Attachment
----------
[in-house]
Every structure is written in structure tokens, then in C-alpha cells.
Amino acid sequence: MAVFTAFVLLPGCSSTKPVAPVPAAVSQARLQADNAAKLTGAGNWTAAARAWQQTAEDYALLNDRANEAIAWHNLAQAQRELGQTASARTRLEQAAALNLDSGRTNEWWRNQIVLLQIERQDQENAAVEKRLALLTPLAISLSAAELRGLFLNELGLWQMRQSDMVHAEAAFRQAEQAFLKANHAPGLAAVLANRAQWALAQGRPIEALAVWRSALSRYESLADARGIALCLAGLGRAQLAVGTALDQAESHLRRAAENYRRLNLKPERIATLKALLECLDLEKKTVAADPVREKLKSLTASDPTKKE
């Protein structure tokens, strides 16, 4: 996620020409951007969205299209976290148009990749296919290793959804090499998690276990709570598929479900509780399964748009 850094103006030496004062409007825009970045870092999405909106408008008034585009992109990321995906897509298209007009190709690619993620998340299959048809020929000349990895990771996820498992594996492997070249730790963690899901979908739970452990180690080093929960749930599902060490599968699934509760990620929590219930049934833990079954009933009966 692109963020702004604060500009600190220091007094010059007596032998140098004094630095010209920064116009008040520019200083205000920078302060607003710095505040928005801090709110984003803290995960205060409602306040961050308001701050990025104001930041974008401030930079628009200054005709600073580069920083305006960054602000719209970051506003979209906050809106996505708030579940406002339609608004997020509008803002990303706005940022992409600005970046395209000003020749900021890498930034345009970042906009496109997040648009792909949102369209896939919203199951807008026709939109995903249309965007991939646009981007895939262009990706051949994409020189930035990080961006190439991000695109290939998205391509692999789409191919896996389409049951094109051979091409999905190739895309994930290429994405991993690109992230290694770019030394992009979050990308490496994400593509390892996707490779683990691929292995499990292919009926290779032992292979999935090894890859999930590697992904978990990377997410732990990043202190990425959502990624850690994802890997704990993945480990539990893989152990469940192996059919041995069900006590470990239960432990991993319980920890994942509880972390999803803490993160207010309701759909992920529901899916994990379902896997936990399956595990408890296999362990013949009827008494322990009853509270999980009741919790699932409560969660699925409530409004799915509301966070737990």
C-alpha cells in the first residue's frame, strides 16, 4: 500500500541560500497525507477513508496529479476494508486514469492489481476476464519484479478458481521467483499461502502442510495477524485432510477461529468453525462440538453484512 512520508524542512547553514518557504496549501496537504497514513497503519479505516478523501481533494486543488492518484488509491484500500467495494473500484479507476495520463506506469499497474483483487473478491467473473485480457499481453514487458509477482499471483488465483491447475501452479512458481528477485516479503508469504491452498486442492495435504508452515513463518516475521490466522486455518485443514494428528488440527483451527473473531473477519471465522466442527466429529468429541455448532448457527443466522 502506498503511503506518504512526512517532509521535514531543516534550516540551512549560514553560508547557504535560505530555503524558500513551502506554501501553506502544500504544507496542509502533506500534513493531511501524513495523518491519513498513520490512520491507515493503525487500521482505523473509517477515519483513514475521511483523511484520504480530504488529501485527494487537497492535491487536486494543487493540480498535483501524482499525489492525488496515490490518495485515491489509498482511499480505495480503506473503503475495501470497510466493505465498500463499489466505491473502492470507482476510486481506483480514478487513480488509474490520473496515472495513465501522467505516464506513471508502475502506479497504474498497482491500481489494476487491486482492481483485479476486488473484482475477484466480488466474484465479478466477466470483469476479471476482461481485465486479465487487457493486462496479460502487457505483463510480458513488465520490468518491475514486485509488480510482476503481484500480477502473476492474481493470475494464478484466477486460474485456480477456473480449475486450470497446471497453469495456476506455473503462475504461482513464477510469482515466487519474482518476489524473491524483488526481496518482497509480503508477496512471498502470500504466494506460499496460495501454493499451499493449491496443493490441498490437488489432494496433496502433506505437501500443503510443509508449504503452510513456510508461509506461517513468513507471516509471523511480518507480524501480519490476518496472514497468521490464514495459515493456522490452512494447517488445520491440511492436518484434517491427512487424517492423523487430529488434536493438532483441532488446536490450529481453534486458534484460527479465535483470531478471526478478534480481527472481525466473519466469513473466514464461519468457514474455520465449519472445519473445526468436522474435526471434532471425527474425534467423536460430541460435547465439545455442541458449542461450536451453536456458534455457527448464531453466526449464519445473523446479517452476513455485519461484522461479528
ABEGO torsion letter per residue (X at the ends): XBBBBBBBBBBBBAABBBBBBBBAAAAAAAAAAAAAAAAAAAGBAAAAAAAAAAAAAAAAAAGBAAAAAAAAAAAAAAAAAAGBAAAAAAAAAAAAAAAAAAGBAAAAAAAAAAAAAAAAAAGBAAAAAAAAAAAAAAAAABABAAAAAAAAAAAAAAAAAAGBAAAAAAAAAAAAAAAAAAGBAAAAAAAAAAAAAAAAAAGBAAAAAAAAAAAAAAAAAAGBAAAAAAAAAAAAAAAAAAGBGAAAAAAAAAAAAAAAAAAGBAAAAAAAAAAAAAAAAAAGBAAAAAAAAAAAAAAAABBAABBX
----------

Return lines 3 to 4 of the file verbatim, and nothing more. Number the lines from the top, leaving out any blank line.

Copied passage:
Amino acid sequence: MAVFTAFVLLPGCSSTKPVAPVPAAVSQARLQADNAAKLTGAGNWTAAARAWQQTAEDYALLNDRANEAIAWHNLAQAQRELGQTASARTRLEQAAALNLDSGRTNEWWRNQIVLLQIERQDQENAAVEKRLALLTPLAISLSAAELRGLFLNELGLWQMRQSDMVHAEAAFRQAEQAFLKANHAPGLAAVLANRAQWALAQGRPIEALAVWRSALSRYESLADARGIALCLAGLGRAQLAVGTALDQAESHLRRAAENYRRLNLKPERIATLKALLECLDLEKKTVAADPVREKLKSLTASDPTKKE
């Protein structure tokens, strides 16, 4: 996620020409951007969205299209976290148009990749296919290793959804090499998690276990709570598929479900509780399964748009 850094103006030496004062409007825009970045870092999405909106408008008034585009992109990321995906897509298209007009190709690619993620998340299959048809020929000349990895990771996820498992594996492997070249730790963690899901979908739970452990180690080093929960749930599902060490599968699934509760990620929590219930049934833990079954009933009966 692109963020702004604060500009600190220091007094010059007596032998140098004094630095010209920064116009008040520019200083205000920078302060607003710095505040928005801090709110984003803290995960205060409602306040961050308001701050990025104001930041974008401030930079628009200054005709600073580069920083305006960054602000719209970051506003979209906050809106996505708030579940406002339609608004997020509008803002990303706005940022992409600005970046395209000003020749900021890498930034345009970042906009496109997040648009792909949102369209896939919203199951807008026709939109995903249309965007991939646009981007895939262009990706051949994409020189930035990080961006190439991000695109290939998205391509692999789409191919896996389409049951094109051979091409999905190739895309994930290429994405991993690109992230290694770019030394992009979050990308490496994400593509390892996707490779683990691929292995499990292919009926290779032992292979999935090894890859999930590697992904978990990377997410732990990043202190990425959502990624850690994802890997704990993945480990539990893989152990469940192996059919041995069900006590470990239960432990991993319980920890994942509880972390999803803490993160207010309701759909992920529901899916994990379902896997936990399956595990408890296999362990013949009827008494322990009853509270999980009741919790699932409560969660699925409530409004799915509301966070737990």